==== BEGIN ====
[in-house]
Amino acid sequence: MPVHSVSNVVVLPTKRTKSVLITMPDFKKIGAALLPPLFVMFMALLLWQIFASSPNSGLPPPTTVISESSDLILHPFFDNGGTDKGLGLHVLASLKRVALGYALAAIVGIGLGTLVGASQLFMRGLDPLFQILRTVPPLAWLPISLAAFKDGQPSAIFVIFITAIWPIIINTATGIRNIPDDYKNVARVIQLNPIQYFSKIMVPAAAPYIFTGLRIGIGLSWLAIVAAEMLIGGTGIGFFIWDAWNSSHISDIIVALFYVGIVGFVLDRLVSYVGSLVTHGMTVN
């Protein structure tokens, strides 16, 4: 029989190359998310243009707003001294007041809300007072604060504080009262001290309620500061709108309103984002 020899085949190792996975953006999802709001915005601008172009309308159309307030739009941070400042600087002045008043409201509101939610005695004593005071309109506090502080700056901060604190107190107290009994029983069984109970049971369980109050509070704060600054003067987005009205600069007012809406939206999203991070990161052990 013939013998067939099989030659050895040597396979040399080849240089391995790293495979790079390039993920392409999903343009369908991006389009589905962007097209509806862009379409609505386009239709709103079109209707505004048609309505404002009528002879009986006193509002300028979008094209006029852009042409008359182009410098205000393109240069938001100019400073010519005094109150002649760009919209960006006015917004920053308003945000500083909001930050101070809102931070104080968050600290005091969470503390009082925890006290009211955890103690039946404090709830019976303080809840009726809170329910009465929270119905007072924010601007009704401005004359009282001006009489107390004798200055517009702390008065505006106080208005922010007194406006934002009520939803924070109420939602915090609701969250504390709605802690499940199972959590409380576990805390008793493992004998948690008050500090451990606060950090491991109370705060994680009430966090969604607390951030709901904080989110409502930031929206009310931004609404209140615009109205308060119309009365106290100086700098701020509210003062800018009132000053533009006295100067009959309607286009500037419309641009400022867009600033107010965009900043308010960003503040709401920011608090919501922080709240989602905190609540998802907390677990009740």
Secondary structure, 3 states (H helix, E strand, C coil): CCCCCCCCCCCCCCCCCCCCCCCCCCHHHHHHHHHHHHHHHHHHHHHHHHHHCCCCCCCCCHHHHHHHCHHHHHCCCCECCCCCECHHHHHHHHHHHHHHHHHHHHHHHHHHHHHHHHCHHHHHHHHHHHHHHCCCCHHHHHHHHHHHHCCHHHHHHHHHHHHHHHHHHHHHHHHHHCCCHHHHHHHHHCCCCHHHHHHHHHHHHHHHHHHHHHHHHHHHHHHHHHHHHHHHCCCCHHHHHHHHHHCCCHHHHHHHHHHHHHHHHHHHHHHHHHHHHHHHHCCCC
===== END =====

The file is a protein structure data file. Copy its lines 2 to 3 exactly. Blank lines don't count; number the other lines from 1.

Amino acid sequence: MPVHSVSNVVVLPTKRTKSVLITMPDFKKIGAALLPPLFVMFMALLLWQIFASSPNSGLPPPTTVISESSDLILHPFFDNGGTDKGLGLHVLASLKRVALGYALAAIVGIGLGTLVGASQLFMRGLDPLFQILRTVPPLAWLPISLAAFKDGQPSAIFVIFITAIWPIIINTATGIRNIPDDYKNVARVIQLNPIQYFSKIMVPAAAPYIFTGLRIGIGLSWLAIVAAEMLIGGTGIGFFIWDAWNSSHISDIIVALFYVGIVGFVLDRLVSYVGSLVTHGMTVN
């Protein structure tokens, strides 16, 4: 029989190359998310243009707003001294007041809300007072604060504080009262001290309620500061709108309103984002 020899085949190792996975953006999802709001915005601008172009309308159309307030739009941070400042600087002045008043409201509101939610005695004593005071309109506090502080700056901060604190107190107290009994029983069984109970049971369980109050509070704060600054003067987005009205600069007012809406939206999203991070990161052990 013939013998067939099989030659050895040597396979040399080849240089391995790293495979790079390039993920392409999903343009369908991006389009589905962007097209509806862009379409609505386009239709709103079109209707505004048609309505404002009528002879009986006193509002300028979008094209006029852009042409008359182009410098205000393109240069938001100019400073010519005094109150002649760009919209960006006015917004920053308003945000500083909001930050101070809102931070104080968050600290005091969470503390009082925890006290009211955890103690039946404090709830019976303080809840009726809170329910009465929270119905007072924010601007009704401005004359009282001006009489107390004798200055517009702390008065505006106080208005922010007194406006934002009520939803924070109420939602915090609701969250504390709605802690499940199972959590409380576990805390008793493992004998948690008050500090451990606060950090491991109370705060994680009430966090969604607390951030709901904080989110409502930031929206009310931004609404209140615009109205308060119309009365106290100086700098701020509210003062800018009132000053533009006295100067009959309607286009500037419309641009400022867009600033107010965009900043308010960003503040709401920011608090919501922080709240989602905190609540998802907390677990009740």